How To Save Tomato Seeds

Credit: Carolyn Herriot

Carolyn Herriot

Cut the tomato in half. Squeeze the seeds into a container and add a plastic label for identification. (Notice the protective gelatinous layer around each seed, which prevents it from germinating.)

Leave the seeds to ferment for four days, during which time a white ‘scum’ will form on top. Fermentation dissolves the gelatinous seed layer, preparing the seeds for future germination, and destroys any seed-borne pathogens. (I put a saucer over the container because fruit flies love this process!)

After four, but no more than five days, rinse the seeds in a large bowl by filling the bowl with water. Good viable seeds sink to the bottom, and ‘dud’ seeds float to the top. Gently pour the water and floating ‘scum’ off, repeating the rinsing as many times as you need, until all that’s left in the bottom of the bowl are cleaned seeds. Pour these into a sieve and give them a final rinse; tap off any excess moisture.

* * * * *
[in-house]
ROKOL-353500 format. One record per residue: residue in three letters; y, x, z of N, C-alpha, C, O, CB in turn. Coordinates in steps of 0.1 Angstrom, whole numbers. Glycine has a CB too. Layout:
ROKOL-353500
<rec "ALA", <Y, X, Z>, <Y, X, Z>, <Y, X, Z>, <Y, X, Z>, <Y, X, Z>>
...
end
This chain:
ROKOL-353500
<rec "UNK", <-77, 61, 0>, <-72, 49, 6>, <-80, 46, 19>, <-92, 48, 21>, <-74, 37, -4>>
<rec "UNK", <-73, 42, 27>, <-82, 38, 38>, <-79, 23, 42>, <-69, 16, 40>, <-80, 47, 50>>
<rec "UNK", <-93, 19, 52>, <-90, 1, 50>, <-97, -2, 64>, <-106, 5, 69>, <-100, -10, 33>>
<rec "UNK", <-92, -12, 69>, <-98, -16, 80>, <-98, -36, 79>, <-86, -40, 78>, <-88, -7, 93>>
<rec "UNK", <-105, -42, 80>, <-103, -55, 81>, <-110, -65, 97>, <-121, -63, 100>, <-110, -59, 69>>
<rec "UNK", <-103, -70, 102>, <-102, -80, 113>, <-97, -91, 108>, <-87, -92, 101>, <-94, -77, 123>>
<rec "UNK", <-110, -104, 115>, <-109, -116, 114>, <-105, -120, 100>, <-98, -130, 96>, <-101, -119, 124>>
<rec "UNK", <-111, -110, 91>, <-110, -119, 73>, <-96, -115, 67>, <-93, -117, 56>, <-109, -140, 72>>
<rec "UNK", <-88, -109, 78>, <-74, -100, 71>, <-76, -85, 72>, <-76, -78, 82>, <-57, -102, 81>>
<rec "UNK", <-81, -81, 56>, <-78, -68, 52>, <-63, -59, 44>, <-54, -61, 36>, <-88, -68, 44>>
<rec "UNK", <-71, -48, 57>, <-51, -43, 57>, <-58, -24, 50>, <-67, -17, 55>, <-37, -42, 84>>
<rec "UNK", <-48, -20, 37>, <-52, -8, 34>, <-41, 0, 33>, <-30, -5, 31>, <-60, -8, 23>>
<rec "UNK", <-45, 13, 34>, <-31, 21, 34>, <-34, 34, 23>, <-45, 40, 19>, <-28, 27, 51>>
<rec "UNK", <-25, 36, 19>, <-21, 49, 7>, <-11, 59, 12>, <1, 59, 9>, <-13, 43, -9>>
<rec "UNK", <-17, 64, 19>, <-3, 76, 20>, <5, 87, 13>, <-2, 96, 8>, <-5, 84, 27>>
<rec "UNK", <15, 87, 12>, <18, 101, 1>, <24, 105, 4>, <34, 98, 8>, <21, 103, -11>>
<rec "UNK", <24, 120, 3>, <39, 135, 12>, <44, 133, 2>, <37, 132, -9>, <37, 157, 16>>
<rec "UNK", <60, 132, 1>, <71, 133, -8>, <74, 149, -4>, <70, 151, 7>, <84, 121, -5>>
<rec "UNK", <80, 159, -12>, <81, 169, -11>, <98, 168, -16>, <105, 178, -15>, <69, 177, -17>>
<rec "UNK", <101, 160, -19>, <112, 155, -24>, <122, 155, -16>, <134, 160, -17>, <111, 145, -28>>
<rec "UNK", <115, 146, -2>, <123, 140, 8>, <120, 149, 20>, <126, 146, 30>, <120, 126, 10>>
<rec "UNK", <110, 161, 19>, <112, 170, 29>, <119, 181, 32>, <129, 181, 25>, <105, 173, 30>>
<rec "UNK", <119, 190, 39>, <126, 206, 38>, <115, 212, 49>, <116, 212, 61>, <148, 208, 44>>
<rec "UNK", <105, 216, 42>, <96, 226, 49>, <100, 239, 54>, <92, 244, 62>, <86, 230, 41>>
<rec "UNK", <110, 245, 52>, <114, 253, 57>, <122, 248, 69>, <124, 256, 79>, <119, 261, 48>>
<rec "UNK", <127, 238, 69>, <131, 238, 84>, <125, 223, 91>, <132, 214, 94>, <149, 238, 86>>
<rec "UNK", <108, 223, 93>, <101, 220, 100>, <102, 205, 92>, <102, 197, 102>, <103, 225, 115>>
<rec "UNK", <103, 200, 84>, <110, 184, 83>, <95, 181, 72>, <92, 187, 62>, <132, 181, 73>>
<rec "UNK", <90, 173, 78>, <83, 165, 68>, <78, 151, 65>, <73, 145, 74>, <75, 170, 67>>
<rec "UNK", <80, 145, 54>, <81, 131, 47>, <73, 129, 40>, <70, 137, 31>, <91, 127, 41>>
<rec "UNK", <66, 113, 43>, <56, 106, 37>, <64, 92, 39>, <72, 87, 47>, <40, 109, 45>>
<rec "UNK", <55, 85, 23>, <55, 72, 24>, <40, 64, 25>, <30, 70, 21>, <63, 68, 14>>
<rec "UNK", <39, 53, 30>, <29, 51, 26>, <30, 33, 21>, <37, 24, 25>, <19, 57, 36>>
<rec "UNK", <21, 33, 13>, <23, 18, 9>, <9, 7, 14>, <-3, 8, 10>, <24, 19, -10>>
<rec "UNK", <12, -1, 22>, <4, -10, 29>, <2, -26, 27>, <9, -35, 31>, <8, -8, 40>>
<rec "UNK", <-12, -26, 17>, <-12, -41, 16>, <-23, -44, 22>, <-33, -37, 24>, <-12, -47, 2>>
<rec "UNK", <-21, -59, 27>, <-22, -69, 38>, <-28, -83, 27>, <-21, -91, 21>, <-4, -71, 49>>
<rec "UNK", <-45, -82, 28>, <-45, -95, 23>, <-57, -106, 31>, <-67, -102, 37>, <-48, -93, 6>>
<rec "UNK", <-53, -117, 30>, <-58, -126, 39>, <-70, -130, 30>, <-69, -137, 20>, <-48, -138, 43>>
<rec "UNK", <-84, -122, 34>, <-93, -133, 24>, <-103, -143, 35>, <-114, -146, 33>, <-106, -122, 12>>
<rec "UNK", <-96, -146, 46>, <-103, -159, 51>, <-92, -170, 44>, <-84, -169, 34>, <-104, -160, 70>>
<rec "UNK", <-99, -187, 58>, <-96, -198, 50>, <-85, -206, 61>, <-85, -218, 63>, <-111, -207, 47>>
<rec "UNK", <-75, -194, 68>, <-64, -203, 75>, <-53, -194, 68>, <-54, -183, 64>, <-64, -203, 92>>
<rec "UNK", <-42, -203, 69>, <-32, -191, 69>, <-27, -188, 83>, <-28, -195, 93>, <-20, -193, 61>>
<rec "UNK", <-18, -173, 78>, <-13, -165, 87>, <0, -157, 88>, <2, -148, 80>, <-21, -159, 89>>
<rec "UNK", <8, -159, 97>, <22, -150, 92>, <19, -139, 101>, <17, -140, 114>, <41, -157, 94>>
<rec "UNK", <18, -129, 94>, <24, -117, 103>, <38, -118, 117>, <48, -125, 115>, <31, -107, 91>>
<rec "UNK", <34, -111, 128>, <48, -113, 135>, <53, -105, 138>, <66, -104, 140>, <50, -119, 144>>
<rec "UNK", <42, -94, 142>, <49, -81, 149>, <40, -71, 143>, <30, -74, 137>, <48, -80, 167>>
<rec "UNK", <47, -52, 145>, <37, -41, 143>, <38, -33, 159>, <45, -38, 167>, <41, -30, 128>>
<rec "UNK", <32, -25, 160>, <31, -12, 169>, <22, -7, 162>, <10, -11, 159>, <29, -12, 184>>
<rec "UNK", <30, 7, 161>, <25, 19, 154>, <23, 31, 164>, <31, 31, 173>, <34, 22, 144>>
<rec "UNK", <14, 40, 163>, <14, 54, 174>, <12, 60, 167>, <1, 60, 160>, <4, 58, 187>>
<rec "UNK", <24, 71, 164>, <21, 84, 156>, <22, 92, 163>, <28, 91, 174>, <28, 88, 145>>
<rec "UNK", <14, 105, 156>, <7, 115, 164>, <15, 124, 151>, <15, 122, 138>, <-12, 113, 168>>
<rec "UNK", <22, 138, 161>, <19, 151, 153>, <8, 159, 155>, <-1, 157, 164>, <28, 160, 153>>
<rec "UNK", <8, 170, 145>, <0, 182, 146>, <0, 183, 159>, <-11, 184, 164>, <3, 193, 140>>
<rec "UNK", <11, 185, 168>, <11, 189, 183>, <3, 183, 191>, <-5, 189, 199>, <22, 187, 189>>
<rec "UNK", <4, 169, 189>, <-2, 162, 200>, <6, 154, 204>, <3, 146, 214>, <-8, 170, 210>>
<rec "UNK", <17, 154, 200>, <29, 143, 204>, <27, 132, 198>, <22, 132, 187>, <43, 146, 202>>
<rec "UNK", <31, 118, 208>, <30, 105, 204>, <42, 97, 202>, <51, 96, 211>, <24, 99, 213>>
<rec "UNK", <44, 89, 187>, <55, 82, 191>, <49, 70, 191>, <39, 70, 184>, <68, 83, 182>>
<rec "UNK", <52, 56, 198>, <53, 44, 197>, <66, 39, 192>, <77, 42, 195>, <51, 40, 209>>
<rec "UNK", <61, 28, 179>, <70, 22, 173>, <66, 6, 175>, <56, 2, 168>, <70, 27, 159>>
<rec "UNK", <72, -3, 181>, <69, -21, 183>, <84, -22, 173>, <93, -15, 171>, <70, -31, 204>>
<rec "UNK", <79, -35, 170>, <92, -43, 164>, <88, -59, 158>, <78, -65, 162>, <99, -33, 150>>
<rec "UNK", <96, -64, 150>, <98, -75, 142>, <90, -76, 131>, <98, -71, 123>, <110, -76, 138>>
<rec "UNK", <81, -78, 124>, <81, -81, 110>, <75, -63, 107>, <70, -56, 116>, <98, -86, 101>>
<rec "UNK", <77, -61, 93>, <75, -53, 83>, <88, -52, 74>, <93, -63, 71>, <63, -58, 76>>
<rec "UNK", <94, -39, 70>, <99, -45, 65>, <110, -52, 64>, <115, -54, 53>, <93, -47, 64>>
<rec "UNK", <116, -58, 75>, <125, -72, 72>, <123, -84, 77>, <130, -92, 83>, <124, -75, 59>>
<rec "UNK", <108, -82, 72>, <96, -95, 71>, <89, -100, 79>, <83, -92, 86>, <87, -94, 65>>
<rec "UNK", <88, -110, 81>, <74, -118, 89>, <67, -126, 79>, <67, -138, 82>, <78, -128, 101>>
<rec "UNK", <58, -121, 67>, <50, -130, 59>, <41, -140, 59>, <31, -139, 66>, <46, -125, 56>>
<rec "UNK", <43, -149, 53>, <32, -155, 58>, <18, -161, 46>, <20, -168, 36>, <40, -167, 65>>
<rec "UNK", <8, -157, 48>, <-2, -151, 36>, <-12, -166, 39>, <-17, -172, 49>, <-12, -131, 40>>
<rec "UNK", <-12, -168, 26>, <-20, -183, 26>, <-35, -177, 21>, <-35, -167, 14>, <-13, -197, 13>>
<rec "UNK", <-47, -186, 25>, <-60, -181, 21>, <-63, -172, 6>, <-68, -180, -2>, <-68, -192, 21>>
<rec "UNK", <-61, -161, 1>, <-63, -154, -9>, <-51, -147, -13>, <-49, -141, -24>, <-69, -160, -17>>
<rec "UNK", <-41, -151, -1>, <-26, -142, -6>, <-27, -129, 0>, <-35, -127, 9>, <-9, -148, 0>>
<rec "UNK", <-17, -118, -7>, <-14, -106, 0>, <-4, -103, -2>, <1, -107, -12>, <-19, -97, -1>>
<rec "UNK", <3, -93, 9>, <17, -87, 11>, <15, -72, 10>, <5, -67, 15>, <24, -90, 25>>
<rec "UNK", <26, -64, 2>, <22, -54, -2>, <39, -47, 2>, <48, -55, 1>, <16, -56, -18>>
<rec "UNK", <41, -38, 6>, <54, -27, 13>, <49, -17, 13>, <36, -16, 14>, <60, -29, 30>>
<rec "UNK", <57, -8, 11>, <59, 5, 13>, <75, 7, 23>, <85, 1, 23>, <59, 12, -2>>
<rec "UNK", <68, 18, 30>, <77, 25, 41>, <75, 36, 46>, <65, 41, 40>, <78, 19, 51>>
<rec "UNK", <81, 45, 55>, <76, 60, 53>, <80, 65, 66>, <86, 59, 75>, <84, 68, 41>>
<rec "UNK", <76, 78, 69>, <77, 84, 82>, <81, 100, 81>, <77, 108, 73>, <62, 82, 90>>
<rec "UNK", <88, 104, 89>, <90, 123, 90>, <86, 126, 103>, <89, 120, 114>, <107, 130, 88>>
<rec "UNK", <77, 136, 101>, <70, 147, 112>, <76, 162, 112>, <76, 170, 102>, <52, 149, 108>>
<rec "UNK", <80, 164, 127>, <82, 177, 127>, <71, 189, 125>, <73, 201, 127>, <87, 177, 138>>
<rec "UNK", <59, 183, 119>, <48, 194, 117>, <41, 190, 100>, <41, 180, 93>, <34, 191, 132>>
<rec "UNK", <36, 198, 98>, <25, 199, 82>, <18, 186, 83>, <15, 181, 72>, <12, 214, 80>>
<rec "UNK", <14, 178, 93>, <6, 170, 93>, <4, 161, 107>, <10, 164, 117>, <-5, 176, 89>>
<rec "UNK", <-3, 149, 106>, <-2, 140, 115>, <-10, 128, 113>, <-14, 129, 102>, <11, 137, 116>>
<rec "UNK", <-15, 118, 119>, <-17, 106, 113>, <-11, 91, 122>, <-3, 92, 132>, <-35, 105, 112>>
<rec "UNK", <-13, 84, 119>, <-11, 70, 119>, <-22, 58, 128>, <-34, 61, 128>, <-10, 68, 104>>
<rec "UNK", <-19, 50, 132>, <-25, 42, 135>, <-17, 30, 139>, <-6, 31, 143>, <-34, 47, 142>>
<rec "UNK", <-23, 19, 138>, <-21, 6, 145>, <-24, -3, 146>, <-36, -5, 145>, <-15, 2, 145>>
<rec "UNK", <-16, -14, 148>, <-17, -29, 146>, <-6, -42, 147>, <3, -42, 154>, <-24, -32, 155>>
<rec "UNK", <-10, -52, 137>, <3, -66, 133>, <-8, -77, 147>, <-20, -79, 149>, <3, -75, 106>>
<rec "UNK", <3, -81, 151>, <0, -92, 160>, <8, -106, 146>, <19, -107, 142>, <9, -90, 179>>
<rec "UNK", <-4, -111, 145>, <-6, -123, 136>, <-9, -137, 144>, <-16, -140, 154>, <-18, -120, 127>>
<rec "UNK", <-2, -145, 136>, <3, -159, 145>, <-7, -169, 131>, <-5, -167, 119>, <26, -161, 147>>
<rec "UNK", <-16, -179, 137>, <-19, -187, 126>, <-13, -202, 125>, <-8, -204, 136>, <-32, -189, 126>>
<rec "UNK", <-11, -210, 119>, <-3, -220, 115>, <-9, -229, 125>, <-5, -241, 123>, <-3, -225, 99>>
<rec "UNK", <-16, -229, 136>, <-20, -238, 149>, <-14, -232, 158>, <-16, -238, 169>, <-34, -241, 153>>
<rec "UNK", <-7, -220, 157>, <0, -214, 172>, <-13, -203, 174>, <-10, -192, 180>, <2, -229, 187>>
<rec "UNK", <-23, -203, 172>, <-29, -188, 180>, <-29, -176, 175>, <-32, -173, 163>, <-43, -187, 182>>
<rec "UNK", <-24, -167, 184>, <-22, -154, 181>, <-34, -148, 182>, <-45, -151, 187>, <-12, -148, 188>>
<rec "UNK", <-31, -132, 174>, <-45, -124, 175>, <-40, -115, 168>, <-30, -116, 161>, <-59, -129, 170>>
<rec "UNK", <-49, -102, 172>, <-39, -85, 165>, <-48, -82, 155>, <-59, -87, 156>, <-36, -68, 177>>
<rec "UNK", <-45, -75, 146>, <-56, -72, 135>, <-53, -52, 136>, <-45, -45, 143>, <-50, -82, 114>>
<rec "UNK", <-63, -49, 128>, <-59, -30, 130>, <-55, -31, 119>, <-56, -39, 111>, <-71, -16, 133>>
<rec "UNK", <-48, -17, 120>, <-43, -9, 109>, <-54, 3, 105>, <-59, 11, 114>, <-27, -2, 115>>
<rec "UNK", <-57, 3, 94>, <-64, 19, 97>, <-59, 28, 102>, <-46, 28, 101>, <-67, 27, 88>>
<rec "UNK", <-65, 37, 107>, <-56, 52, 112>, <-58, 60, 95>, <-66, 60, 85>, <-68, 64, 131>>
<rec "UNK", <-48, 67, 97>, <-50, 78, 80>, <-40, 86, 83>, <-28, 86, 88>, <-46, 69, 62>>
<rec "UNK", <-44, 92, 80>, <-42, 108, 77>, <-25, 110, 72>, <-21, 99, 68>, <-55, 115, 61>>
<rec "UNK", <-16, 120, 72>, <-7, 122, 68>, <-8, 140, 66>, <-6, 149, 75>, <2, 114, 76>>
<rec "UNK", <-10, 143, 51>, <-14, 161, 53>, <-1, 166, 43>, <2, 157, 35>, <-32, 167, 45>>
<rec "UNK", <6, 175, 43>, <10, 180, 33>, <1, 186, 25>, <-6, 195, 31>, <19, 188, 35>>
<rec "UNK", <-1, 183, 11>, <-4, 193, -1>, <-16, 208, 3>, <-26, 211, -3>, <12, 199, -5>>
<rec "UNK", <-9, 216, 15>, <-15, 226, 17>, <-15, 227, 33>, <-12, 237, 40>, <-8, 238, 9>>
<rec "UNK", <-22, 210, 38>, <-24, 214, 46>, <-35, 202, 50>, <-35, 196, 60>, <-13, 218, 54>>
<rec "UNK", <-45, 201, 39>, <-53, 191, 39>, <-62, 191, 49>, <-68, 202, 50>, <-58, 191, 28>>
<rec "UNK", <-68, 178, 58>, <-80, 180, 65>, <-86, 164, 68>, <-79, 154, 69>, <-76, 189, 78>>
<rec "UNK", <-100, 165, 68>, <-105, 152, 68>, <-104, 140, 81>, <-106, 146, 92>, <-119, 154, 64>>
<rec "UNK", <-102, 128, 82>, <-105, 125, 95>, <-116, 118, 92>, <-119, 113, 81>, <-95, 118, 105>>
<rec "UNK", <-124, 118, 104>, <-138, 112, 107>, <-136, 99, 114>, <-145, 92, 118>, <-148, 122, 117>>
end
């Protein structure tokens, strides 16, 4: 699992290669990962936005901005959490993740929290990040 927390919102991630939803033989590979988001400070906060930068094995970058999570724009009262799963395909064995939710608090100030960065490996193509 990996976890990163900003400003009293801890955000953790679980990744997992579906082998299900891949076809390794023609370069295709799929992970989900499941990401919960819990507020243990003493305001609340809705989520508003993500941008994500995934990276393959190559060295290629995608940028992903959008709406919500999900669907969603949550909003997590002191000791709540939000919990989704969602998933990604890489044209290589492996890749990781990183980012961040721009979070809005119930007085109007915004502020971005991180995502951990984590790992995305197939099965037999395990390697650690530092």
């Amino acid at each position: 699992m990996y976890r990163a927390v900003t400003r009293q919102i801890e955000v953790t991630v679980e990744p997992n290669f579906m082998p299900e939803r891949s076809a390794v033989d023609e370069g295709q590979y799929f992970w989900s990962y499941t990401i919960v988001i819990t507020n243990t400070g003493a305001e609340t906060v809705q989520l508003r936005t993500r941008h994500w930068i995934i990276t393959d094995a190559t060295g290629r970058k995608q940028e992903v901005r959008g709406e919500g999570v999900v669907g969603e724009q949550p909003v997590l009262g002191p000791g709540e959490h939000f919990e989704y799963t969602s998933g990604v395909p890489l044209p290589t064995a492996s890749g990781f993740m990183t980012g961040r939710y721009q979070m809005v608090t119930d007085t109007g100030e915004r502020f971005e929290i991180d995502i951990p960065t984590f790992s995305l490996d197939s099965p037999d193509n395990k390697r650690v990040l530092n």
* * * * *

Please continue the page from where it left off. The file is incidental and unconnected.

Spread the seeds onto a plate to dry. Keep the label on the plate, so you don’t muddle up which varieties are being collected. (I avoid drying seeds on paper towel, as seeds stick to it and have to be picked off, although some people tell me they sow the seeds stuck on the paper towel!) Place the plates of seeds in a sunny window for a day or two to dry them. Crumble the seeds with your fingers to separate any that are stuck together. Store the seeds in labeled, airtight tubs. Tomato seeds stored properly will germinate for at least five years.